Handling An Inherited Mess As A New Manager

I get that occasionally as a consultant or whenever we land a new ongoing contract.

From my perspective, it’s a fine start – it means there will be some obvious problems to start with as the new manager. There are low-hanging fruits, too, and improving the team efficiency and productivity is a no-brainer (minimal effort in the right direction will get some decent results).

Of course, this usually means a ton of work and having to break some eggs for an omelette. Toxic people will need to go away. Interpersonal conflicts should be put to an end. Slacking has to be limited to a great extent.

You will make some enemies along the way — it’s inevitable if you’re leading the change. There’s no way around it unless you quit and try to find a friendly and positive place in a well-funded startup where everything goes according to plan.

Who Needs To Be Your Priority As The New Manager?

One of the crucial questions to answer is:

Who do I serve?

Since you can’t please everyone, you need a specific purpose:

  • Your CEO/direct manager
  • Your staff
  • Your own reputation
  • The revenue (or your commission or something)
  • The purpose of the organization
  • Investors or board members
  • Some 3rd party partners/peers

Most people would pick senior management or cash. That’s not the only choice so pick wisely.

Once you know the answer, find out what the action plan is. Create a SWOT analysis of the business plan, your team, the financials, projects, or anything else you’ve got in place:

Swot Analysis
Xhienne [CC BY-SA 2.5 (https://creativecommons.org/licenses/by-sa/2.5)], via Wikimedia Commons

What Needs To Go Away?

In case some contracts are more profitable and fruitful than others, put more resources there. If some employees show tons of potential, promote them or give them some authority over the toxic staff.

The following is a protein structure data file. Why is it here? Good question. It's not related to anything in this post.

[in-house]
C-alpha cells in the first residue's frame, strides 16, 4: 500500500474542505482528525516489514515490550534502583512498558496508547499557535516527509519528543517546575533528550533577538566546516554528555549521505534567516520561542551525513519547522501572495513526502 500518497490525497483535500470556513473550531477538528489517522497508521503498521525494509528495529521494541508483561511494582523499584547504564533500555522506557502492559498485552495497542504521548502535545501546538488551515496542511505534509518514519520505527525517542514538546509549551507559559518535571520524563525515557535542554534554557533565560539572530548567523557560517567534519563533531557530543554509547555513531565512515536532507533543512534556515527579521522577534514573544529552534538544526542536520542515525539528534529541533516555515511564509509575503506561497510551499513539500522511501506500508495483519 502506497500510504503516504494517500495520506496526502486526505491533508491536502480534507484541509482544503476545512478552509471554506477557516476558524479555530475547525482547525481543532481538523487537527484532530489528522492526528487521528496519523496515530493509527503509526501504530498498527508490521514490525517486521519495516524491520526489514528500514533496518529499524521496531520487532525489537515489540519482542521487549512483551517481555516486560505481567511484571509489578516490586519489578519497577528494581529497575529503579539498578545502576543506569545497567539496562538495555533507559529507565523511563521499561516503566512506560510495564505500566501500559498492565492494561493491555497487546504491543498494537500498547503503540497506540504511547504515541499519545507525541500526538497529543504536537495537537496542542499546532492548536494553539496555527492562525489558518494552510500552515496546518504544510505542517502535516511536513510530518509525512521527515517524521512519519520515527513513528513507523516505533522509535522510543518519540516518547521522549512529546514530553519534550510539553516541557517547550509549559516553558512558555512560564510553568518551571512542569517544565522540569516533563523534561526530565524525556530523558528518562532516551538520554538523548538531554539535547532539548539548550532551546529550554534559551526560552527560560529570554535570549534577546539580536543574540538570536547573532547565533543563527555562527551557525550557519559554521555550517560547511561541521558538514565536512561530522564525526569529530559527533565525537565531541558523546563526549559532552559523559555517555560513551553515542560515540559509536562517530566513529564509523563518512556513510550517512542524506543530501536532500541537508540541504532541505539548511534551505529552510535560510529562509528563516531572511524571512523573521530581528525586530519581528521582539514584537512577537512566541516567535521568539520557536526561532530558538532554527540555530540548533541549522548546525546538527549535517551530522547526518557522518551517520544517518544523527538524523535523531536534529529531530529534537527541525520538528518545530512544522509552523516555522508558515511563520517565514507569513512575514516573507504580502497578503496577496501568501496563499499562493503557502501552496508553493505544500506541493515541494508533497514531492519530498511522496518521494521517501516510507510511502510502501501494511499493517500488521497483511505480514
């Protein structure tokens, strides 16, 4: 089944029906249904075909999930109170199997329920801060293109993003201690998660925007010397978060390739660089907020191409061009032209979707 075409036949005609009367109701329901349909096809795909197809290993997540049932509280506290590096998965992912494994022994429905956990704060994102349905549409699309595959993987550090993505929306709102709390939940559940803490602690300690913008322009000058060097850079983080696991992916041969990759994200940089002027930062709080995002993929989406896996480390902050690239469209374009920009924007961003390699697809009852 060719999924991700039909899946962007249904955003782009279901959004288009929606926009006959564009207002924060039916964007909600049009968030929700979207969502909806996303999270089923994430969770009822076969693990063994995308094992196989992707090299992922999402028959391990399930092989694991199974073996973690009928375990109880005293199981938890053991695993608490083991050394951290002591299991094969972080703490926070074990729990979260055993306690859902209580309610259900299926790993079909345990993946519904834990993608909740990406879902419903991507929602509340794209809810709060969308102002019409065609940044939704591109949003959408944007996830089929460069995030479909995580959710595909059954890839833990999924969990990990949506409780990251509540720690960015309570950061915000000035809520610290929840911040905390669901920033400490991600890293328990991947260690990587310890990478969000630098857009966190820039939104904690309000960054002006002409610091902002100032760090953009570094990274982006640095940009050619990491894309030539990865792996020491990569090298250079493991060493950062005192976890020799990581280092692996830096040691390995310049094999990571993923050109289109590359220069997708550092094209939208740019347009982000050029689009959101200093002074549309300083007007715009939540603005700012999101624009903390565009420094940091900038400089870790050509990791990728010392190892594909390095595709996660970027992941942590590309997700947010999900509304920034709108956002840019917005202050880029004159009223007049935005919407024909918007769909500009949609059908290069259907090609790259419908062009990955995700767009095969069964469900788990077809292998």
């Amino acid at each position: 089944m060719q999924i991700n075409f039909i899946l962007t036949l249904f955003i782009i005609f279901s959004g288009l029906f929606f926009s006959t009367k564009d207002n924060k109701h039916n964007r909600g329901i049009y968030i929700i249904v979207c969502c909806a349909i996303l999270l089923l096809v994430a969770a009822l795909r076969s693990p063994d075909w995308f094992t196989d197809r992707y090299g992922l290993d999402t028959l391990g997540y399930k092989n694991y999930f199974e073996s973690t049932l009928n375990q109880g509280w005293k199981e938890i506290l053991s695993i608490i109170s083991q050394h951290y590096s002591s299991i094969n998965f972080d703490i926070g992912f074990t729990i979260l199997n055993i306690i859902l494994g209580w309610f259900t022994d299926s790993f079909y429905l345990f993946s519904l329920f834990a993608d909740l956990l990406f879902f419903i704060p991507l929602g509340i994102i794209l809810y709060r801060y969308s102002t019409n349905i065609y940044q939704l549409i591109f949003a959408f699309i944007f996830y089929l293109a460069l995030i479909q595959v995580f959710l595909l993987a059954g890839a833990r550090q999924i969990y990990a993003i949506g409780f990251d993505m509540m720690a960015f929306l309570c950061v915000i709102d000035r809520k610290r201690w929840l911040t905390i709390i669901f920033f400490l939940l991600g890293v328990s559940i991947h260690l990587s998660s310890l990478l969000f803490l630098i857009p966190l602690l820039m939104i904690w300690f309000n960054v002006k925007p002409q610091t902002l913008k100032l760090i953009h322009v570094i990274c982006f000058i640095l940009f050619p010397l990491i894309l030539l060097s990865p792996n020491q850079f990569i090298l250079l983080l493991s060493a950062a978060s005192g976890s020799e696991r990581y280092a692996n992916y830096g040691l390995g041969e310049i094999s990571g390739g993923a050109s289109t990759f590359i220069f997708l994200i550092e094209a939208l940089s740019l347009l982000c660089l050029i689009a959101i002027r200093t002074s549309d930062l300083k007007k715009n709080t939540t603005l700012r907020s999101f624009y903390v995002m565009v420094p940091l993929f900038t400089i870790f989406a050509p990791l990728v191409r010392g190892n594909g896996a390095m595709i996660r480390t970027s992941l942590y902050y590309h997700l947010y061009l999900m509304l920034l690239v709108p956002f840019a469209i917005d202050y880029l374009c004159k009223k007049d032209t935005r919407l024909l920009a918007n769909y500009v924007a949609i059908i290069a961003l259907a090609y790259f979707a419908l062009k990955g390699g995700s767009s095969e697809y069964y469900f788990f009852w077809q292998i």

That assumes you can assess the situation properly in a limited amount of time.

Then, turn the page and find out what needs to go away. People, projects, processes, tools.

The next step is “filling in the gaps”. Some restructuring has taken place and you lack strategic roles. This often comes in parallel with the previous phase, i.e. you’re losing manpower when you fire people so you need a contingency plan to fill up the quota. But sometimes, we’re talking about no loss when hiring someone who literally does nothing for 160 hours a month.

The pace of the change depends. The process itself can vary, too – you can start gently with some motivational talks, pumping up the team. Or jump straight in and revamp everything before you even introduce yourself to everyone.

If this is your first time as a manager, this may be an inappropriate place to start. It’s a challenging case that requires some experience in office politics, business development and growth strategy, finances, business processes in the industry, and then some. If this is outside of your comfort zone, it would be wiser to refuse the role and find something easier for starters.

Otherwise, it’s still a risky move. On the bright side, given a proper leadership sitting on top, you may be looking at a VP role or even a C-Suite position in a couple years from now.